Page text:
• I love the idea of reinvention and of teh possibility of possibilities, oh damnation you have all put this so much better than I did hee hee.

      I am growing to like more demanding reads as whilst you are escaping its nice to be taken out fo your comfort zone and give your brain a good testing sometimes.

      As you know I also go the guilty pleasure way but after your brain has been taxed to the extreme you need something that simply envelops you.

  17. When I read fiction, I look for books that draw me in and just sweep me away. I don’t remember that it’s fiction I’m reading, and I’m the type of person who actually believes everything I read when I’m reading it. It’s only when I finish reading a book, and I think, now which parts were based on fact, and which ones weren’t? Oftentimes I find that the line between fact and fiction is very blurred in books I particularly enjoyed. It means the author did a great job in blending them together.

    And really, I don’t think there are any ‘lazy readers’. How can one be considered lazy if one actually reads?! =)

    • I normally don’t think about whether a book is based on reality or not and just read on ahead. Julys People was difficult and so it made me more aware of it and also for some reason for just this particular book I made the assumption it must be factual, why I do not honestly know. I also assumed something bad would happen and it didnt so that says even more about my reading assumptions.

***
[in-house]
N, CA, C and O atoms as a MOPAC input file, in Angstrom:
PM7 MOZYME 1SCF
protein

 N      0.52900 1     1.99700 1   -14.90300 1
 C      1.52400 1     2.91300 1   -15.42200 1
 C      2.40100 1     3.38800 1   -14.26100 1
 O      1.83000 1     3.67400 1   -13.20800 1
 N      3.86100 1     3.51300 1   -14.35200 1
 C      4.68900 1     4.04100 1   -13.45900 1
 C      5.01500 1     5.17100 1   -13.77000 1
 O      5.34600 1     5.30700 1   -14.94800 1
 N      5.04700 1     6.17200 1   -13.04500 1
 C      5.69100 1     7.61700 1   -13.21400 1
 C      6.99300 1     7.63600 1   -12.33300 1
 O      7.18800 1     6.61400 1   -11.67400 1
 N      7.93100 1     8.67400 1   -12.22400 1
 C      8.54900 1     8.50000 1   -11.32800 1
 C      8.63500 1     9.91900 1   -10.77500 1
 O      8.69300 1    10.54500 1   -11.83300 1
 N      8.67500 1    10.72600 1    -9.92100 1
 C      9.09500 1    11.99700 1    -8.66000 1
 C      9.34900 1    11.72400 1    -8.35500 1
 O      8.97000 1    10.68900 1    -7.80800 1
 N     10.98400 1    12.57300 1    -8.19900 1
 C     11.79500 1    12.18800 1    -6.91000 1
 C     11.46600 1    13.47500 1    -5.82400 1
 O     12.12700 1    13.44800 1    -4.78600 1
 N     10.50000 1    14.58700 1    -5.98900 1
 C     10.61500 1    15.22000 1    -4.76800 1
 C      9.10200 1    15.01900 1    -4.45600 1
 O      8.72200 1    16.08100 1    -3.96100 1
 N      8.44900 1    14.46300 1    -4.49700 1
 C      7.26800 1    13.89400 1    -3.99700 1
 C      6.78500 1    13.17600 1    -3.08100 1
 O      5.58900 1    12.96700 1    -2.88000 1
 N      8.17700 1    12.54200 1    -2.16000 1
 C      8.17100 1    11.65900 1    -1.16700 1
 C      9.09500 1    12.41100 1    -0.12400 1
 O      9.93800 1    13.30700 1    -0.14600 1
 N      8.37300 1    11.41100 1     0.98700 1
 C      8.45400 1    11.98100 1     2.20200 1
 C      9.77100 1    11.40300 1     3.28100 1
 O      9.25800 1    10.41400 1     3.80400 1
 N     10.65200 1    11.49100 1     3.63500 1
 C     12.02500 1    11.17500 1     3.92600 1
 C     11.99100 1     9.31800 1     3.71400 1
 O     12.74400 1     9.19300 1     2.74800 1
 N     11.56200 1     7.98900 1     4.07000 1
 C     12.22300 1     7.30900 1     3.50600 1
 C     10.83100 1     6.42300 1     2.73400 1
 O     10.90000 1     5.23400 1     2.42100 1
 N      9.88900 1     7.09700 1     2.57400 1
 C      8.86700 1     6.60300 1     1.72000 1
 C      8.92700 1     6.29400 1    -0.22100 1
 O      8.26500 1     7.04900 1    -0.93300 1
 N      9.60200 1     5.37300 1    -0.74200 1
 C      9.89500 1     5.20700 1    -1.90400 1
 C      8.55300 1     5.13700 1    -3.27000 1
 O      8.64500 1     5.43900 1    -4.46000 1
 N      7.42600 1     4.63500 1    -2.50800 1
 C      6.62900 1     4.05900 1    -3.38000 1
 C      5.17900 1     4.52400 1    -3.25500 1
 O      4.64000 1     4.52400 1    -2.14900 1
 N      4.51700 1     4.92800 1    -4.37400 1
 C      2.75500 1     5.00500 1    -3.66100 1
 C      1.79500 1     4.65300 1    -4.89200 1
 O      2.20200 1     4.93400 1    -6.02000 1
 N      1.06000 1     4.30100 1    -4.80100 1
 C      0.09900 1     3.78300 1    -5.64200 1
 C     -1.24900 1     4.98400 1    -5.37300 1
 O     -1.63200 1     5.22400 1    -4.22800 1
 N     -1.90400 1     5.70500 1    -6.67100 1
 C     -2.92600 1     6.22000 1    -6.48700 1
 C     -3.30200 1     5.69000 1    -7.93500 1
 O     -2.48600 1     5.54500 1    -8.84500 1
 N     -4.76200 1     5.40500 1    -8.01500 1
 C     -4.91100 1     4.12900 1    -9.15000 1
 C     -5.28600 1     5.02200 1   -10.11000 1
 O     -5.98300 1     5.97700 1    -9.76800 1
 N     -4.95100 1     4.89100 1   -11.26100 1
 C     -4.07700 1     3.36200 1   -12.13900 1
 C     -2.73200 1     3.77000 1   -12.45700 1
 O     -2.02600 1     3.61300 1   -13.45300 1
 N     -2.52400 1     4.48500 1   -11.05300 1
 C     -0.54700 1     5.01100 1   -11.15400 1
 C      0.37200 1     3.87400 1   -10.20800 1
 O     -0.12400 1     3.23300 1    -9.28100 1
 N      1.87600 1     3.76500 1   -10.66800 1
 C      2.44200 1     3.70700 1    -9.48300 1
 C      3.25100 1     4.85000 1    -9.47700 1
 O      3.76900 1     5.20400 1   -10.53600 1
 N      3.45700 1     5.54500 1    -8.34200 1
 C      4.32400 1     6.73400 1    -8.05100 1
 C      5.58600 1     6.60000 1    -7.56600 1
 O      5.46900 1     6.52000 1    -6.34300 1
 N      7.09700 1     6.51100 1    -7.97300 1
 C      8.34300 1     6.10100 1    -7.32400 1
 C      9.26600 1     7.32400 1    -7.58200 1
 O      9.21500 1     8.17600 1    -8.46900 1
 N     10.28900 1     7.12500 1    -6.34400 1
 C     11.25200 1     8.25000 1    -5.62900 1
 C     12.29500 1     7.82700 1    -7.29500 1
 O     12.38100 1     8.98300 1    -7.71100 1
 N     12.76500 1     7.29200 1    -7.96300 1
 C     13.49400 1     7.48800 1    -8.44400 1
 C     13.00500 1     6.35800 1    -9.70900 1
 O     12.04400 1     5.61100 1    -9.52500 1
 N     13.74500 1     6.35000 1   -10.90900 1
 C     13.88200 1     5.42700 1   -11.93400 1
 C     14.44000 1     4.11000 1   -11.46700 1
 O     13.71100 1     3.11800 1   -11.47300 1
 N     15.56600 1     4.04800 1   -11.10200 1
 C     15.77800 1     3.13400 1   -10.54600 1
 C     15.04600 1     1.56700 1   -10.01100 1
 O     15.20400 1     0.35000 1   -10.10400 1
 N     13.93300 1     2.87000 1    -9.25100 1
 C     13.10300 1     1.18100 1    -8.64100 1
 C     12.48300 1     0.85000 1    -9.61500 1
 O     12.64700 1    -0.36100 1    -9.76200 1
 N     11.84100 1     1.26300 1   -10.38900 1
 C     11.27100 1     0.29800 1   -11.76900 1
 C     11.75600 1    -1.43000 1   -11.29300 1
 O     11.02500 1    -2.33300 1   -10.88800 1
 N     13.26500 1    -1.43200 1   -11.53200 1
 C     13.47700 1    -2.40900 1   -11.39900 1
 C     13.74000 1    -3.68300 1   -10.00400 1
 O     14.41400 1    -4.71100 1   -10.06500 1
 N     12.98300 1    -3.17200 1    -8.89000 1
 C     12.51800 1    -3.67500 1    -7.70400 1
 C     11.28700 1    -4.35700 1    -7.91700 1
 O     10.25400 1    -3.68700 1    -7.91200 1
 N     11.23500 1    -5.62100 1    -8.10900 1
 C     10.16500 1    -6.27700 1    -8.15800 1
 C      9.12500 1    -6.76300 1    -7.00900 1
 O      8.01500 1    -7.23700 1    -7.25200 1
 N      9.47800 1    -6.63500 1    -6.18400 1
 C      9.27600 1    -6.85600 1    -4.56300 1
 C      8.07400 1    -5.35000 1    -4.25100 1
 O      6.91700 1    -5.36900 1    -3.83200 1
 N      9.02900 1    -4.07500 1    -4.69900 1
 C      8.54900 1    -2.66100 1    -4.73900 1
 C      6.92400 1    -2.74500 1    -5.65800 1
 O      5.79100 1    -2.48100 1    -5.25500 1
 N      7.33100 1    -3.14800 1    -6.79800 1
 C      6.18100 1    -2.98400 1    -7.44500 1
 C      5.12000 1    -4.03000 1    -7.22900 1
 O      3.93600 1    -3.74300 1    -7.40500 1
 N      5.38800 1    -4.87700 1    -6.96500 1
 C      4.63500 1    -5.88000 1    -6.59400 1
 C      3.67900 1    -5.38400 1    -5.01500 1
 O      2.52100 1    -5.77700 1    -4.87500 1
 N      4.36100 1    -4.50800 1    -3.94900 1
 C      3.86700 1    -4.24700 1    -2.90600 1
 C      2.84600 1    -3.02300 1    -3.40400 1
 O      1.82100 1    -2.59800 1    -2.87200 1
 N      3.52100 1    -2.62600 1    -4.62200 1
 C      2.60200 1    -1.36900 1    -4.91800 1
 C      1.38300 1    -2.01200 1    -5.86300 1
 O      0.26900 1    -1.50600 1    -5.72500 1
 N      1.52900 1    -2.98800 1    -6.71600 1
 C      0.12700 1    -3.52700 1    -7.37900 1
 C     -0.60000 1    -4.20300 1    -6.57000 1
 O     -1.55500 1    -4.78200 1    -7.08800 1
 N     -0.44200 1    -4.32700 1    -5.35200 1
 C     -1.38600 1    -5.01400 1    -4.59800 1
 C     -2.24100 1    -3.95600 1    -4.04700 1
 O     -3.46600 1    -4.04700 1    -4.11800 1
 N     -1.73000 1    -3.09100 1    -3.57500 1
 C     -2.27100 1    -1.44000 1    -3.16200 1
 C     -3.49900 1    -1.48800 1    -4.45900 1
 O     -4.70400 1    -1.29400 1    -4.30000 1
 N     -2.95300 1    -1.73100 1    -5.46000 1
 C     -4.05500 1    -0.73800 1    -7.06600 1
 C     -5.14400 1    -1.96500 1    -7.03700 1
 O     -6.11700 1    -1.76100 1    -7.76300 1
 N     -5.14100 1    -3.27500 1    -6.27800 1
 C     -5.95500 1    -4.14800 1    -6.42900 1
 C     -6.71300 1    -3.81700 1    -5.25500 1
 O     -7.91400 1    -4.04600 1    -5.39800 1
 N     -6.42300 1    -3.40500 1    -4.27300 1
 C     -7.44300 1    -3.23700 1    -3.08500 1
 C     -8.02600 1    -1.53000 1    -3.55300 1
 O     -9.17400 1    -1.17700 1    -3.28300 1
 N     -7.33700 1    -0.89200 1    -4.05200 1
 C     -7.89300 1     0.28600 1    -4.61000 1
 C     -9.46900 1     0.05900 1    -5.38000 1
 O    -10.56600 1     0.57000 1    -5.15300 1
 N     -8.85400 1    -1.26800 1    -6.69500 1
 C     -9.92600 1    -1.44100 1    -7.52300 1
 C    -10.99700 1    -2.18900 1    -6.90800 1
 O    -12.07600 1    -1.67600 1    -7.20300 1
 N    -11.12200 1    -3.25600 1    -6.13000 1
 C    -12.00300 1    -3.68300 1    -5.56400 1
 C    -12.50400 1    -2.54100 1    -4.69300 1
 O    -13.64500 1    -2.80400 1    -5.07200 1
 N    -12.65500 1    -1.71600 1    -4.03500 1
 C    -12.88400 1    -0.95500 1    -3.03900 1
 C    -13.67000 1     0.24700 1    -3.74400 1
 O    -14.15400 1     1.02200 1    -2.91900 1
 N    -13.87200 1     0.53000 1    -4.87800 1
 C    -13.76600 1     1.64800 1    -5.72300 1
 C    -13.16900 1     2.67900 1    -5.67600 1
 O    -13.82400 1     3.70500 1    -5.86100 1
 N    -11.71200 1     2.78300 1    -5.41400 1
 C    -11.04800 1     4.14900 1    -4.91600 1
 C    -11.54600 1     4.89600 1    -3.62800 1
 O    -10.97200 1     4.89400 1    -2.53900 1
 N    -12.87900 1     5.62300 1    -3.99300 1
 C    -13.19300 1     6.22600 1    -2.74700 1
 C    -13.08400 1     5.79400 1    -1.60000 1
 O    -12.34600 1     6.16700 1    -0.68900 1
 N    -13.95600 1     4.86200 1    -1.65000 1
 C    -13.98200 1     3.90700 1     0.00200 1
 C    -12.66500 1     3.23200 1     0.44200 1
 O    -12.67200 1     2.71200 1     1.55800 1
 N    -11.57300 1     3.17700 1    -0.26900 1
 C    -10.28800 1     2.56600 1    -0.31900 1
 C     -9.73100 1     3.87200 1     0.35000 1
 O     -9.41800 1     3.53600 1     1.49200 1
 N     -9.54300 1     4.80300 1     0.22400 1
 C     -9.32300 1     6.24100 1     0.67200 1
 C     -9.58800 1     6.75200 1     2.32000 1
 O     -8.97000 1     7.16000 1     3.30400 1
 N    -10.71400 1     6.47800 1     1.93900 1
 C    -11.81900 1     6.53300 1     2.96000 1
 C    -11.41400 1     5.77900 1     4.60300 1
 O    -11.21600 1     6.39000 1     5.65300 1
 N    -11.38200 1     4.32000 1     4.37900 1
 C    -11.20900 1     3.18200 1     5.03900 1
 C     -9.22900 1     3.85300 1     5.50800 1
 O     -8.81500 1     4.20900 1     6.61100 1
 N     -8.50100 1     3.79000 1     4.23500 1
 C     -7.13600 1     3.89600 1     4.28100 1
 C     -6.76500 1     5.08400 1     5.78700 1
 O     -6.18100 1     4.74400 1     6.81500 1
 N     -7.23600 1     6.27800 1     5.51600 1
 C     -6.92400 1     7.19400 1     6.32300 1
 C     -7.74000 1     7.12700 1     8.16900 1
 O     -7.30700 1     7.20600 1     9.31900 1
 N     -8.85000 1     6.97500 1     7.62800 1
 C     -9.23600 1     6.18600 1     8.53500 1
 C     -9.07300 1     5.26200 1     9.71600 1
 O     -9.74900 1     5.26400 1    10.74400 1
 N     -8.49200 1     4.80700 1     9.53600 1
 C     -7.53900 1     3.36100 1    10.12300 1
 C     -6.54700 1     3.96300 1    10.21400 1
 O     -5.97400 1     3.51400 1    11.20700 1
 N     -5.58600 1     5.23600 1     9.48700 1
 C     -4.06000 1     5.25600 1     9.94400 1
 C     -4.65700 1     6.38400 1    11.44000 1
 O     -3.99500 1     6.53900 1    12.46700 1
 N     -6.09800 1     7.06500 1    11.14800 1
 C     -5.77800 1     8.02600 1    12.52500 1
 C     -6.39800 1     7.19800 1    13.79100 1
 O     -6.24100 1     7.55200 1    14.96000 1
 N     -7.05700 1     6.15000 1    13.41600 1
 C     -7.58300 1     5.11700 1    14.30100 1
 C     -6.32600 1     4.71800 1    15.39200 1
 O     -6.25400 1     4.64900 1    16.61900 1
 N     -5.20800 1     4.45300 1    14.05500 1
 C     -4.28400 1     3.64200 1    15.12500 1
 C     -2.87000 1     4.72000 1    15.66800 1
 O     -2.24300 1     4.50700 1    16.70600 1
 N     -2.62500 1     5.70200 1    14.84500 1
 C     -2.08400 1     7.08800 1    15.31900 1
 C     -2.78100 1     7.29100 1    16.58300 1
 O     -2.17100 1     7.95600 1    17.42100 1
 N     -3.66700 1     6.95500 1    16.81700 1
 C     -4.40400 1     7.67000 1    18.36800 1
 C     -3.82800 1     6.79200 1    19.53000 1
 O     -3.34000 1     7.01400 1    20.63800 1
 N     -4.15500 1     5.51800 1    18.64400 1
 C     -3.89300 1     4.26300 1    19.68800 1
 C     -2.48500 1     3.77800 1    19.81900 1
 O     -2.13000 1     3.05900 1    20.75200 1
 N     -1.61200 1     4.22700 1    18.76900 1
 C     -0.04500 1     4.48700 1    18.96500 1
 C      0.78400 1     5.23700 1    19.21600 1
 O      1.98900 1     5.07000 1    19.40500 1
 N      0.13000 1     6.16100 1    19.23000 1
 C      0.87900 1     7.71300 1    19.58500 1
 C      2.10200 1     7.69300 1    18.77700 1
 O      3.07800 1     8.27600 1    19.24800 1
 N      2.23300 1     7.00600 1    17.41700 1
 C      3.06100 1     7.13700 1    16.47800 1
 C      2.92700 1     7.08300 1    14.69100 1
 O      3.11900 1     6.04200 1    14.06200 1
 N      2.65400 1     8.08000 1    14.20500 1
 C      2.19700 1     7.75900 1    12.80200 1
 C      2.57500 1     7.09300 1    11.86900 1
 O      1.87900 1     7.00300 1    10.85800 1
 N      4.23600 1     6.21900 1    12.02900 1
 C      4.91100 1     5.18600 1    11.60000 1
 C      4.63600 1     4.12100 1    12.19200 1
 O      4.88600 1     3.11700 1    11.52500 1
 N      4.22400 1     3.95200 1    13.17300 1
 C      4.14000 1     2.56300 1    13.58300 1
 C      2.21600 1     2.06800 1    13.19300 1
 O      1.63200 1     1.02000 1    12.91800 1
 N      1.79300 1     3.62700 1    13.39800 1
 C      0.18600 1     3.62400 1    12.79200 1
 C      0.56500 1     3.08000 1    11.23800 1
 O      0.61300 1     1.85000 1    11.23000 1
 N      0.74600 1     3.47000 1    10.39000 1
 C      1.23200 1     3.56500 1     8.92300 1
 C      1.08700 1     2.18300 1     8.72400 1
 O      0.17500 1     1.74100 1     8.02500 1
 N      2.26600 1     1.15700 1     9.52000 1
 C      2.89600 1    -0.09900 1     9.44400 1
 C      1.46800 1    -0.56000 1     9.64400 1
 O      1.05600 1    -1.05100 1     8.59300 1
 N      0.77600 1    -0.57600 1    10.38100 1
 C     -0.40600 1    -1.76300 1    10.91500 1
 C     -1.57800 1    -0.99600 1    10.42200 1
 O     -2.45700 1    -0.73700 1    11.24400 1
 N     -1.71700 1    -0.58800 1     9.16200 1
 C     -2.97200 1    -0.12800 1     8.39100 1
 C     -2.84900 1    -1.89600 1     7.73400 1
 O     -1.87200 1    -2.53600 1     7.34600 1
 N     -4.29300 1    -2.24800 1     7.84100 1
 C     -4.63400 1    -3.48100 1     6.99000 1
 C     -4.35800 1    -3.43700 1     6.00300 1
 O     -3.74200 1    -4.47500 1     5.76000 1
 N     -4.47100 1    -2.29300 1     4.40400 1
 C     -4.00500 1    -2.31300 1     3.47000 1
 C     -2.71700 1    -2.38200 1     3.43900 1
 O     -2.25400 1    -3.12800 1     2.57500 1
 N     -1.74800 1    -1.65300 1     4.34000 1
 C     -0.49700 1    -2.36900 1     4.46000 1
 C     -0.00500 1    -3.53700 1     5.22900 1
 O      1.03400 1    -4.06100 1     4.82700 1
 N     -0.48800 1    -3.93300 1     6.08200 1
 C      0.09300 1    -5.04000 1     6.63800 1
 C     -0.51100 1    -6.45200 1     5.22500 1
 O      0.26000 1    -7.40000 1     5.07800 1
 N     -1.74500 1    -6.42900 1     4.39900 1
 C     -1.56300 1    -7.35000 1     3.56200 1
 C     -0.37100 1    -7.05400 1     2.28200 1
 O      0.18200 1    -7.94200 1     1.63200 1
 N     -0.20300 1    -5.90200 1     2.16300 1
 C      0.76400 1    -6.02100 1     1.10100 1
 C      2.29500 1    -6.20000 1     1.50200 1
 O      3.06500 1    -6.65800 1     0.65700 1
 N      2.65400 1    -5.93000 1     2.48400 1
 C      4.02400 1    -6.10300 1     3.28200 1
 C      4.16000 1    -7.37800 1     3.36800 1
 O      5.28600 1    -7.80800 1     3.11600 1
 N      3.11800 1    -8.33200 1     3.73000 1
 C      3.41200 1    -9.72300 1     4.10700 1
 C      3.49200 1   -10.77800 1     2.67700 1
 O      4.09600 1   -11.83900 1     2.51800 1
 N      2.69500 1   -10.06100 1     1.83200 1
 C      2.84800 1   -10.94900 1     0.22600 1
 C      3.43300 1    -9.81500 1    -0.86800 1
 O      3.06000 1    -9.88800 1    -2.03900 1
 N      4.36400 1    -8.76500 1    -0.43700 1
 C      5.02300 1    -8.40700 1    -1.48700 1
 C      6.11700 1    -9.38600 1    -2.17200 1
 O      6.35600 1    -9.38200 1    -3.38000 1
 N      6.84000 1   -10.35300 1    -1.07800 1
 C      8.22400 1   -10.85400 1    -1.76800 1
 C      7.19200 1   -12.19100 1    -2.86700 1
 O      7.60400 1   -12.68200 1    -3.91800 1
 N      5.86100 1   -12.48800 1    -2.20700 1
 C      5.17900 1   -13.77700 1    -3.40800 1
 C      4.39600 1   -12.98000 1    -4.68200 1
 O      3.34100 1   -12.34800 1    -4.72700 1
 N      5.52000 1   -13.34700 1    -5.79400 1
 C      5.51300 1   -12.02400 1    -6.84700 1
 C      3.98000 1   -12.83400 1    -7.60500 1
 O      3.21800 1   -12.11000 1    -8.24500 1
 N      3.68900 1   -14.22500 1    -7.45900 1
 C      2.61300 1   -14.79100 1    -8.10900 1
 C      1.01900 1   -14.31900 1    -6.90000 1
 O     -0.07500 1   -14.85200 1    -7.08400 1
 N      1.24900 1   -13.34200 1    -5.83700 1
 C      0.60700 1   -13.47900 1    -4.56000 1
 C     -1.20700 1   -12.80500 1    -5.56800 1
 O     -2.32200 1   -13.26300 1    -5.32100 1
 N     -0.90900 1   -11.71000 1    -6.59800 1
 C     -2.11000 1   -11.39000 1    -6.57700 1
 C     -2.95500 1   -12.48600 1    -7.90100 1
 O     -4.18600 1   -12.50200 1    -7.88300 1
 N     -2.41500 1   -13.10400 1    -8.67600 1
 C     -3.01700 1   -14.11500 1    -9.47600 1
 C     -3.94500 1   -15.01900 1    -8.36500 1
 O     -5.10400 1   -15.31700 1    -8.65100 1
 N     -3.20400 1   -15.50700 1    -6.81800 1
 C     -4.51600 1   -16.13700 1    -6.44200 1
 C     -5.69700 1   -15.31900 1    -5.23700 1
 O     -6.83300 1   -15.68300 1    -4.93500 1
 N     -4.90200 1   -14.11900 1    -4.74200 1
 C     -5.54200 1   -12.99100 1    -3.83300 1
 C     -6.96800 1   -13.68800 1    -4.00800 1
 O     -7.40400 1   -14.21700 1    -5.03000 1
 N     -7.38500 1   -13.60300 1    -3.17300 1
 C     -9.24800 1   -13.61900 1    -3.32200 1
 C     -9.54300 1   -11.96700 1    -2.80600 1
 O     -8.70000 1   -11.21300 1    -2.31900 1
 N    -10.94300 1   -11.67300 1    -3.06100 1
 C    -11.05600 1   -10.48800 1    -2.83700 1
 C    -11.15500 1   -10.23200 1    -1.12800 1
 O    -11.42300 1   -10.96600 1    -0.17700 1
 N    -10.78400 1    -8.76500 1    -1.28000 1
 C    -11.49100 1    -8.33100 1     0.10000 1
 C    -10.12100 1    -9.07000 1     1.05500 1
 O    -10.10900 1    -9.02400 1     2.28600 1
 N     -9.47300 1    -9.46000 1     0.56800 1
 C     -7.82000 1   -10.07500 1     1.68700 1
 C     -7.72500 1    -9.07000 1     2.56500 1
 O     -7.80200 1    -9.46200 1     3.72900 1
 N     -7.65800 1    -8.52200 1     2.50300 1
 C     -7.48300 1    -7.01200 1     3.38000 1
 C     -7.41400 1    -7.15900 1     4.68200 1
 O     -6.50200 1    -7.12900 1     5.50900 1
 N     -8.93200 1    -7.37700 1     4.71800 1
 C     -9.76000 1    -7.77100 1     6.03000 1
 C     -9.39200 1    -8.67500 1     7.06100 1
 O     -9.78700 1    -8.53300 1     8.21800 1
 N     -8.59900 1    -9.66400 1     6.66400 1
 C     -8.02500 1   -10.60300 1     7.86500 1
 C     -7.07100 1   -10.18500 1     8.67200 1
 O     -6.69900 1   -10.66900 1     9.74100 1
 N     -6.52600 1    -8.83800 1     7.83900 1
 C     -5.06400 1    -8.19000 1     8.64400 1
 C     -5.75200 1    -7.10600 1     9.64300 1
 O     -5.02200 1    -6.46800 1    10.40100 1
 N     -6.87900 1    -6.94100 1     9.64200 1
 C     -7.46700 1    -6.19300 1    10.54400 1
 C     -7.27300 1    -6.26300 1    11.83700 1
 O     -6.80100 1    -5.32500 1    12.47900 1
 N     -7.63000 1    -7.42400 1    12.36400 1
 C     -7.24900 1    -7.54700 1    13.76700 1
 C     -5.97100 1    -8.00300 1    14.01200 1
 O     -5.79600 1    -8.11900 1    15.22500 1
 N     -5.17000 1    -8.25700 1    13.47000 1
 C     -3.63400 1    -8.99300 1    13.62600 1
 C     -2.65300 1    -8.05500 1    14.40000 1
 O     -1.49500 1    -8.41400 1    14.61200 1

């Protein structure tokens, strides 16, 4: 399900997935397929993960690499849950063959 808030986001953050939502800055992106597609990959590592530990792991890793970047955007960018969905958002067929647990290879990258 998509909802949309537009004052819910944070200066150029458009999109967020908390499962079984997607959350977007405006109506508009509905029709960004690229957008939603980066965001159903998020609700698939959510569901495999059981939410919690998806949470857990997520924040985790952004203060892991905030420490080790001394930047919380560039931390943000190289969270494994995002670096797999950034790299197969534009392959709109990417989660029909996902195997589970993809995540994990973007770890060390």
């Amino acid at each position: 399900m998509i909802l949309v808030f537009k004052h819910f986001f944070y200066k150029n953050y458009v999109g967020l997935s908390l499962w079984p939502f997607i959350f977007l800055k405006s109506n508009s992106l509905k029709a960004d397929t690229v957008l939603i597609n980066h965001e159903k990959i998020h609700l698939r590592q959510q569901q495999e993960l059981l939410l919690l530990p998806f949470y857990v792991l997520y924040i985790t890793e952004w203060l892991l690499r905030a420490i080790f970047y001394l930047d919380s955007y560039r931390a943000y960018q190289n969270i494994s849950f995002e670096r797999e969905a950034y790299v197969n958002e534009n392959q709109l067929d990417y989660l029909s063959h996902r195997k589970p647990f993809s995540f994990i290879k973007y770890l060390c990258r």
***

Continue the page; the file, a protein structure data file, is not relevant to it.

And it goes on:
18. Nice post! So much to think about.

    For me, I tend to approach historical fiction in particular with a feeling of suspicion, and I want to know if and how the author departed from the history if real people are involved. I don’t necessarily mind such departures; I just like to know.

    And I’m perfectly happy to read a challenging book–to get mentally lost in what I’m reading. But I do need there to be rewards as well. Hard work is not in and of itself a reward. Ideally, it should be a means of forcing me, the reader, to focus or to absorb the story in a different way. If there’s a good reason for the experimental or difficult style, I’m in favor–if it just seems to be meant to seem more literary or something, I’m less enthusiastic.